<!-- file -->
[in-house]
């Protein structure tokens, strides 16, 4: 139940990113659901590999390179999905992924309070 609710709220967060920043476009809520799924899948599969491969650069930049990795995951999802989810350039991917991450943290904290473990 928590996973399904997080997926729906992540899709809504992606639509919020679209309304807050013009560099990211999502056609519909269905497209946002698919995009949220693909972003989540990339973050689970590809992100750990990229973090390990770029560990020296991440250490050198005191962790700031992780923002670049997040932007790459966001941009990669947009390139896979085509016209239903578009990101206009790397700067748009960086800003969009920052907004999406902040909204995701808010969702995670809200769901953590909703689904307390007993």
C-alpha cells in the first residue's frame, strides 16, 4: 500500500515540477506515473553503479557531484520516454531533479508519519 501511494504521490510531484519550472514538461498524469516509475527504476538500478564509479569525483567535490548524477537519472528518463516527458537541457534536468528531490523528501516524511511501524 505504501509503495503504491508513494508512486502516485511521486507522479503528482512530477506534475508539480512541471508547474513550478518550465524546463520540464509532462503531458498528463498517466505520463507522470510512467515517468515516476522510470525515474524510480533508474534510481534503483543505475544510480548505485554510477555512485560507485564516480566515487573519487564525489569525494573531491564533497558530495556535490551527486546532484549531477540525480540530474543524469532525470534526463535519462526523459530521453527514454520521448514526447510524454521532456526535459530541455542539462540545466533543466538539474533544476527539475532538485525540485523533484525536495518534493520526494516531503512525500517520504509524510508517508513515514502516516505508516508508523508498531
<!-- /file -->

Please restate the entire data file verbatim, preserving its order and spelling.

[in-house]
């Protein structure tokens, strides 16, 4: 139940990113659901590999390179999905992924309070 609710709220967060920043476009809520799924899948599969491969650069930049990795995951999802989810350039991917991450943290904290473990 928590996973399904997080997926729906992540899709809504992606639509919020679209309304807050013009560099990211999502056609519909269905497209946002698919995009949220693909972003989540990339973050689970590809992100750990990229973090390990770029560990020296991440250490050198005191962790700031992780923002670049997040932007790459966001941009990669947009390139896979085509016209239903578009990101206009790397700067748009960086800003969009920052907004999406902040909204995701808010969702995670809200769901953590909703689904307390007993």
C-alpha cells in the first residue's frame, strides 16, 4: 500500500515540477506515473553503479557531484520516454531533479508519519 501511494504521490510531484519550472514538461498524469516509475527504476538500478564509479569525483567535490548524477537519472528518463516527458537541457534536468528531490523528501516524511511501524 505504501509503495503504491508513494508512486502516485511521486507522479503528482512530477506534475508539480512541471508547474513550478518550465524546463520540464509532462503531458498528463498517466505520463507522470510512467515517468515516476522510470525515474524510480533508474534510481534503483543505475544510480548505485554510477555512485560507485564516480566515487573519487564525489569525494573531491564533497558530495556535490551527486546532484549531477540525480540530474543524469532525470534526463535519462526523459530521453527514454520521448514526447510524454521532456526535459530541455542539462540545466533543466538539474533544476527539475532538485525540485523533484525536495518534493520526494516531503512525500517520504509524510508517508513515514502516516505508516508508523508498531